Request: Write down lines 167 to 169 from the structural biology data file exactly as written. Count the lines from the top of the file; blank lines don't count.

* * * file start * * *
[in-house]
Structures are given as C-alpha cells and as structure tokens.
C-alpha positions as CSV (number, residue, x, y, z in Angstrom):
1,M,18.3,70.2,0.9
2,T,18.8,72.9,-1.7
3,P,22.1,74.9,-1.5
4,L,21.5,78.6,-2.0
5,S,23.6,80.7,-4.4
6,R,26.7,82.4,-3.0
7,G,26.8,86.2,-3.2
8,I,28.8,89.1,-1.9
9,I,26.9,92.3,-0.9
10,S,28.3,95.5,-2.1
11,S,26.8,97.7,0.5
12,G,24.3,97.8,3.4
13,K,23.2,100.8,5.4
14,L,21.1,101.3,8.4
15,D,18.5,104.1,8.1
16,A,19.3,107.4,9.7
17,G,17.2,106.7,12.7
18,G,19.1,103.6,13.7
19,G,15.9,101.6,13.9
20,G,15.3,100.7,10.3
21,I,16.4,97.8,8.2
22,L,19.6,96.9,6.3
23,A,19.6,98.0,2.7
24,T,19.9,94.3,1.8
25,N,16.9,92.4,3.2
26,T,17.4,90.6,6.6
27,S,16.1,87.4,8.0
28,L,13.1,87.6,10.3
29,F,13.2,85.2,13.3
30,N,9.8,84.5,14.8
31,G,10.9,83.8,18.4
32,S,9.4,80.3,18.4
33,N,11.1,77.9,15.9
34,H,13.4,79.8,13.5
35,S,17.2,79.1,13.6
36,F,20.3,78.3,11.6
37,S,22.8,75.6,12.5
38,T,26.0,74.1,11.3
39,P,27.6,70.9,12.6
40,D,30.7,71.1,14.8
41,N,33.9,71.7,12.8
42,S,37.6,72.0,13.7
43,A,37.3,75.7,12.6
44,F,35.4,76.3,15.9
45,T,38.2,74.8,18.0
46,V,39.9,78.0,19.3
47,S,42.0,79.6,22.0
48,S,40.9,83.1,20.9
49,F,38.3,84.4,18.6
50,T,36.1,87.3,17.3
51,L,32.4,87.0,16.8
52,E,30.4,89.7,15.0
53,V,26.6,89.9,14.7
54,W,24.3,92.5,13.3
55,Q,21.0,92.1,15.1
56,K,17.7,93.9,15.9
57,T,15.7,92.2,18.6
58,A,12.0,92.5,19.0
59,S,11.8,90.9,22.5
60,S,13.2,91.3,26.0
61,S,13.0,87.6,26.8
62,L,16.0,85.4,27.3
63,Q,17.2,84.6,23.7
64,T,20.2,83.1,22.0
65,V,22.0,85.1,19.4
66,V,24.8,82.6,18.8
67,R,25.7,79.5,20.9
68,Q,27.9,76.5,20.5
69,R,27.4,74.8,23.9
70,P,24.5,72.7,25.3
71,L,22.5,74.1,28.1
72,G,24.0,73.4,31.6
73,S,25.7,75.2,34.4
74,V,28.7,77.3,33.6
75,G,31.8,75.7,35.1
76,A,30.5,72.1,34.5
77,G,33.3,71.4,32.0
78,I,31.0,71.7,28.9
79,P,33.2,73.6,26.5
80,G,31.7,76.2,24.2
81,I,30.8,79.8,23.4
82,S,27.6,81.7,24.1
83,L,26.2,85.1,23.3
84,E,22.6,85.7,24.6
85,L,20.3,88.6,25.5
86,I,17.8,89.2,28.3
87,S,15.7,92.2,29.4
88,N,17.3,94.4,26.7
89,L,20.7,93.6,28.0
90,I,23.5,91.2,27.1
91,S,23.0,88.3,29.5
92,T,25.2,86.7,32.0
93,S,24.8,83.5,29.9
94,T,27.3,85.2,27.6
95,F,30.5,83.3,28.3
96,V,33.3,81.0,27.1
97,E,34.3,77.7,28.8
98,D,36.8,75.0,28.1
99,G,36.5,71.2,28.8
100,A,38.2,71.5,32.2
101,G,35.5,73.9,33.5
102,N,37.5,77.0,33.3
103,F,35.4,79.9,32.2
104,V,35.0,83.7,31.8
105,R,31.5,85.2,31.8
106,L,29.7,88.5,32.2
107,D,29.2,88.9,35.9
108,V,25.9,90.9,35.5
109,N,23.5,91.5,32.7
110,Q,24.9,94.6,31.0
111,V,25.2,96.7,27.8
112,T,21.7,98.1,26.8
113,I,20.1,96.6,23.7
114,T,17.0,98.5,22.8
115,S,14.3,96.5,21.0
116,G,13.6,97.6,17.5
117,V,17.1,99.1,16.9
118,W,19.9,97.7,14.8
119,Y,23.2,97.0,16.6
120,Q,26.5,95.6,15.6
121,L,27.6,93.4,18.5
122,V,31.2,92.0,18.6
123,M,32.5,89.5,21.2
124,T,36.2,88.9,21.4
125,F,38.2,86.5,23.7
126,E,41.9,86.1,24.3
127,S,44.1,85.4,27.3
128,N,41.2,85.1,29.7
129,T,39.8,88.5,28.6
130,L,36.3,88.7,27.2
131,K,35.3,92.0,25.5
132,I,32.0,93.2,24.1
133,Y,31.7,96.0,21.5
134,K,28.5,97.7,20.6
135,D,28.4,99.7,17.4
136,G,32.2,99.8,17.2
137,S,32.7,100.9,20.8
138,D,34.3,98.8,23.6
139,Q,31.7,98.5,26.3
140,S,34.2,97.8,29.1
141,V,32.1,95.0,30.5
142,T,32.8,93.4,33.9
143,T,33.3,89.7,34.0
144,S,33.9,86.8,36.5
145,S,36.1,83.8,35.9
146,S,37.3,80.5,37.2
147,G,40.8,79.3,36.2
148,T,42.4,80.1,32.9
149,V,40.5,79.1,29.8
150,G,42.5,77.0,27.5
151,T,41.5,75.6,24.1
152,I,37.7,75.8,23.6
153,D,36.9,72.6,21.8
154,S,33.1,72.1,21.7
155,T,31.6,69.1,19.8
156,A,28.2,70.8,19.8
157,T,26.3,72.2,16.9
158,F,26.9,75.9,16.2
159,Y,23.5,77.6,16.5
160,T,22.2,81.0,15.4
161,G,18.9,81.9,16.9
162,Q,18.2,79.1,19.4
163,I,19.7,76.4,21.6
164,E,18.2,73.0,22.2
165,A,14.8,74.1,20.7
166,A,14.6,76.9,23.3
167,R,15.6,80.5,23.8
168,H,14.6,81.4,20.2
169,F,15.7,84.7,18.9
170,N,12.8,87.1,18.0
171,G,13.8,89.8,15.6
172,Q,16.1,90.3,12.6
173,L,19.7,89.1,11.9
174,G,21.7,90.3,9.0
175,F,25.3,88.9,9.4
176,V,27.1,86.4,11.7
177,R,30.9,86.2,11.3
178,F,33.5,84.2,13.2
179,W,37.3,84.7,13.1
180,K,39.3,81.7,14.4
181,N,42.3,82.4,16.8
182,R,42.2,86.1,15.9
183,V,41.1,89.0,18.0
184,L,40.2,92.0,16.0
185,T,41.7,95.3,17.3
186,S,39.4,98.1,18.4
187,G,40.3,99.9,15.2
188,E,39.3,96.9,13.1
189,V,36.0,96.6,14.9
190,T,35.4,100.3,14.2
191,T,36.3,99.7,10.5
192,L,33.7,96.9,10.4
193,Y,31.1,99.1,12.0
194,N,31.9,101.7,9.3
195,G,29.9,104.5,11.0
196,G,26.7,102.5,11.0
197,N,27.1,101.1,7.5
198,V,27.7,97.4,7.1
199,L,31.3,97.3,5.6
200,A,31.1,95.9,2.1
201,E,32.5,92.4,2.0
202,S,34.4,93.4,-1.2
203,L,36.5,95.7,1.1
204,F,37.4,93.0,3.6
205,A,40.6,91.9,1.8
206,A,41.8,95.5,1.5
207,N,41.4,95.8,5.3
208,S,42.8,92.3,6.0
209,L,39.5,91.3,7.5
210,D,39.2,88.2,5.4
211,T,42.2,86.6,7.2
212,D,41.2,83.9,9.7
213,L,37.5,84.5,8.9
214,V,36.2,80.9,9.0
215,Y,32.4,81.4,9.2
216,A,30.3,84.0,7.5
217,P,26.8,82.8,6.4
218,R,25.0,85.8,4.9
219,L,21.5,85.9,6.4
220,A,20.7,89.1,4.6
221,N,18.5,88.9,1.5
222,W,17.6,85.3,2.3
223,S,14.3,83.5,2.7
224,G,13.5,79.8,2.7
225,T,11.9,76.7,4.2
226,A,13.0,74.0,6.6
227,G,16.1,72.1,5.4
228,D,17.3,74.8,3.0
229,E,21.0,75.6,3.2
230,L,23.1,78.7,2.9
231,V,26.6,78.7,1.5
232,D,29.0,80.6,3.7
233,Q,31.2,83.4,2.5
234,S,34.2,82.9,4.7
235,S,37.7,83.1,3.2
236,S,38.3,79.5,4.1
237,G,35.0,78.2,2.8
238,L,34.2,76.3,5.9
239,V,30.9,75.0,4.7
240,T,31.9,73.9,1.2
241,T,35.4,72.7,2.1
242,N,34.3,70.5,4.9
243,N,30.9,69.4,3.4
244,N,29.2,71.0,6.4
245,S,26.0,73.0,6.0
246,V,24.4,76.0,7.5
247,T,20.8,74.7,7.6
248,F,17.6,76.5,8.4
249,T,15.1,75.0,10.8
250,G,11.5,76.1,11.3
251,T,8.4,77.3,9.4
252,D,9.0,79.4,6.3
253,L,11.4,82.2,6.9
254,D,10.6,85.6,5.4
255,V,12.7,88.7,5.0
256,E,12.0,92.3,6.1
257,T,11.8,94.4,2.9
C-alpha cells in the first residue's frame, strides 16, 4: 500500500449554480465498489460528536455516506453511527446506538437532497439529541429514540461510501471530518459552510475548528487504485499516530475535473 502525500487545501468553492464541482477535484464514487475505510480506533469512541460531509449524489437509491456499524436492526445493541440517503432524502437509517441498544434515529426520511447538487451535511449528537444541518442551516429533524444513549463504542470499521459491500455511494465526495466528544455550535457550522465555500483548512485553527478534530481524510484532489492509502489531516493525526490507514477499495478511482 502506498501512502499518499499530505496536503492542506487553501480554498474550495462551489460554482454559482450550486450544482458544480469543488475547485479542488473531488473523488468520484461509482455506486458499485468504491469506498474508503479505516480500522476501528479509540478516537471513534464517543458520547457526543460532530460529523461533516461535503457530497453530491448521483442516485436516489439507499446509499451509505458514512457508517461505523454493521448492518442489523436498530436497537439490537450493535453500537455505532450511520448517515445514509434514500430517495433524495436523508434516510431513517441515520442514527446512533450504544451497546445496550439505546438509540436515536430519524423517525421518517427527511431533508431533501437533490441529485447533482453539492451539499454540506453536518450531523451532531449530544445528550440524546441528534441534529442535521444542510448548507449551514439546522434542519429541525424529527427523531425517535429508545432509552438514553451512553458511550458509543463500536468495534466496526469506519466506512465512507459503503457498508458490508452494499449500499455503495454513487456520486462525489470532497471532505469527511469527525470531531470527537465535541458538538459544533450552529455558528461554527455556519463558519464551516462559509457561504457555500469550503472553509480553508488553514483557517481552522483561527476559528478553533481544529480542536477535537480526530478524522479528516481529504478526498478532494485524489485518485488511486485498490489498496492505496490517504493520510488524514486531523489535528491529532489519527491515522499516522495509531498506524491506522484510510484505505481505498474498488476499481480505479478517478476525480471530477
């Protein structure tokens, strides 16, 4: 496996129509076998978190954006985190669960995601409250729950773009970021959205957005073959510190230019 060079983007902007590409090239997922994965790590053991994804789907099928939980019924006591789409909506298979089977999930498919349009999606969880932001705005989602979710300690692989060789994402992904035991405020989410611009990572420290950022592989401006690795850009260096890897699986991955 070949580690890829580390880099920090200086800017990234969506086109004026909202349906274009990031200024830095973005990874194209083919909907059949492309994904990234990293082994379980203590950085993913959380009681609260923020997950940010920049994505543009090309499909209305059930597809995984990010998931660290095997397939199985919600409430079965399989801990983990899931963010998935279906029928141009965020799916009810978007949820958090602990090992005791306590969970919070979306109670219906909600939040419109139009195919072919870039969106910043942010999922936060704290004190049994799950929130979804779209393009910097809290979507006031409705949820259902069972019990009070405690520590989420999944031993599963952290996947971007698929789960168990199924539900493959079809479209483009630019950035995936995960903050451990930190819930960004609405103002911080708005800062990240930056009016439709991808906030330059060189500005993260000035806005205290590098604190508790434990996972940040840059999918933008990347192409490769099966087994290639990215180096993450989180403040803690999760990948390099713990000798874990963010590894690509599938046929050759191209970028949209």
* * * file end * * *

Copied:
164,E,18.2,73.0,22.2
165,A,14.8,74.1,20.7
166,A,14.6,76.9,23.3